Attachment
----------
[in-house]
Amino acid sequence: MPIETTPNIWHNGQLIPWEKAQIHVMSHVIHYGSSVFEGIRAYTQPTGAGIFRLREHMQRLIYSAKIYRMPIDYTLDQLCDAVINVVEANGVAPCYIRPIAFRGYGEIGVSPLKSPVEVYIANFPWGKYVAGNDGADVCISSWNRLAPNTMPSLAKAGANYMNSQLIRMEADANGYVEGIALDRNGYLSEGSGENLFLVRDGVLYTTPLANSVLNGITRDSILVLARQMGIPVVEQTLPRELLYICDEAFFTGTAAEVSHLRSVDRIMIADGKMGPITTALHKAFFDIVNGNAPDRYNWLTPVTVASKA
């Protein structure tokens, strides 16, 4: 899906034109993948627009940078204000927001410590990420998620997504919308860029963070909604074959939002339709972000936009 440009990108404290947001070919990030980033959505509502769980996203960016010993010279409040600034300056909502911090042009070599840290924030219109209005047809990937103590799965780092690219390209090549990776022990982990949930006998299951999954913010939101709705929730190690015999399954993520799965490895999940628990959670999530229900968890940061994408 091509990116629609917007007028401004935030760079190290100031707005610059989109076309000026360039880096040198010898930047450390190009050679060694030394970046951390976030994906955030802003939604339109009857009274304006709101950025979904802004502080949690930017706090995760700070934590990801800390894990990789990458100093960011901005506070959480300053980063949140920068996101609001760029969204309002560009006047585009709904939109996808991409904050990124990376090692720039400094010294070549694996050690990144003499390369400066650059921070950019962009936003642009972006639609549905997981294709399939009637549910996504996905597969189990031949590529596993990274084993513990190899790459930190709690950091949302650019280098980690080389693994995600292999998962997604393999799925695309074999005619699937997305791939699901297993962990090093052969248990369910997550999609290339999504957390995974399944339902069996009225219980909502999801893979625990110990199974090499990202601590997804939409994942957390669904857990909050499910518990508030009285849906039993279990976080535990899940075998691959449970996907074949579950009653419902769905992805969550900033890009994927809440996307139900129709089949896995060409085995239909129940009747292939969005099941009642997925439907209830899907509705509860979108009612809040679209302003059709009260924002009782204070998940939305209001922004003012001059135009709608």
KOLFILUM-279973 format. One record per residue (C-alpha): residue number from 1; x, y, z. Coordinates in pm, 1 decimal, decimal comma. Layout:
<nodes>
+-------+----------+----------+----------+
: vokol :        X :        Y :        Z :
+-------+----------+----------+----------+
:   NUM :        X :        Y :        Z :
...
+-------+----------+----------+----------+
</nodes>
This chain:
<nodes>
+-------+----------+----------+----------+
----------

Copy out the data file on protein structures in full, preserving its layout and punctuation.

[in-house]
Amino acid sequence: MPIETTPNIWHNGQLIPWEKAQIHVMSHVIHYGSSVFEGIRAYTQPTGAGIFRLREHMQRLIYSAKIYRMPIDYTLDQLCDAVINVVEANGVAPCYIRPIAFRGYGEIGVSPLKSPVEVYIANFPWGKYVAGNDGADVCISSWNRLAPNTMPSLAKAGANYMNSQLIRMEADANGYVEGIALDRNGYLSEGSGENLFLVRDGVLYTTPLANSVLNGITRDSILVLARQMGIPVVEQTLPRELLYICDEAFFTGTAAEVSHLRSVDRIMIADGKMGPITTALHKAFFDIVNGNAPDRYNWLTPVTVASKA
């Protein structure tokens, strides 16, 4: 899906034109993948627009940078204000927001410590990420998620997504919308860029963070909604074959939002339709972000936009 440009990108404290947001070919990030980033959505509502769980996203960016010993010279409040600034300056909502911090042009070599840290924030219109209005047809990937103590799965780092690219390209090549990776022990982990949930006998299951999954913010939101709705929730190690015999399954993520799965490895999940628990959670999530229900968890940061994408 091509990116629609917007007028401004935030760079190290100031707005610059989109076309000026360039880096040198010898930047450390190009050679060694030394970046951390976030994906955030802003939604339109009857009274304006709101950025979904802004502080949690930017706090995760700070934590990801800390894990990789990458100093960011901005506070959480300053980063949140920068996101609001760029969204309002560009006047585009709904939109996808991409904050990124990376090692720039400094010294070549694996050690990144003499390369400066650059921070950019962009936003642009972006639609549905997981294709399939009637549910996504996905597969189990031949590529596993990274084993513990190899790459930190709690950091949302650019280098980690080389693994995600292999998962997604393999799925695309074999005619699937997305791939699901297993962990090093052969248990369910997550999609290339999504957390995974399944339902069996009225219980909502999801893979625990110990199974090499990202601590997804939409994942957390669904857990909050499910518990508030009285849906039993279990976080535990899940075998691959449970996907074949579950009653419902769905992805969550900033890009994927809440996307139900129709089949896995060409085995239909129940009747292939969005099941009642997925439907209830899907509705509860979108009612809040679209302003059709009260924002009782204070998940939305209001922004003012001059135009709608």
KOLFILUM-279973 format. One record per residue (C-alpha): residue number from 1; x, y, z. Coordinates in pm, 1 decimal, decimal comma. Layout:
<nodes>
+-------+----------+----------+----------+
: vokol :        X :        Y :        Z :
+-------+----------+----------+----------+
:   NUM :        X :        Y :        Z :
...
+-------+----------+----------+----------+
</nodes>
This chain:
<nodes>
+-------+----------+----------+----------+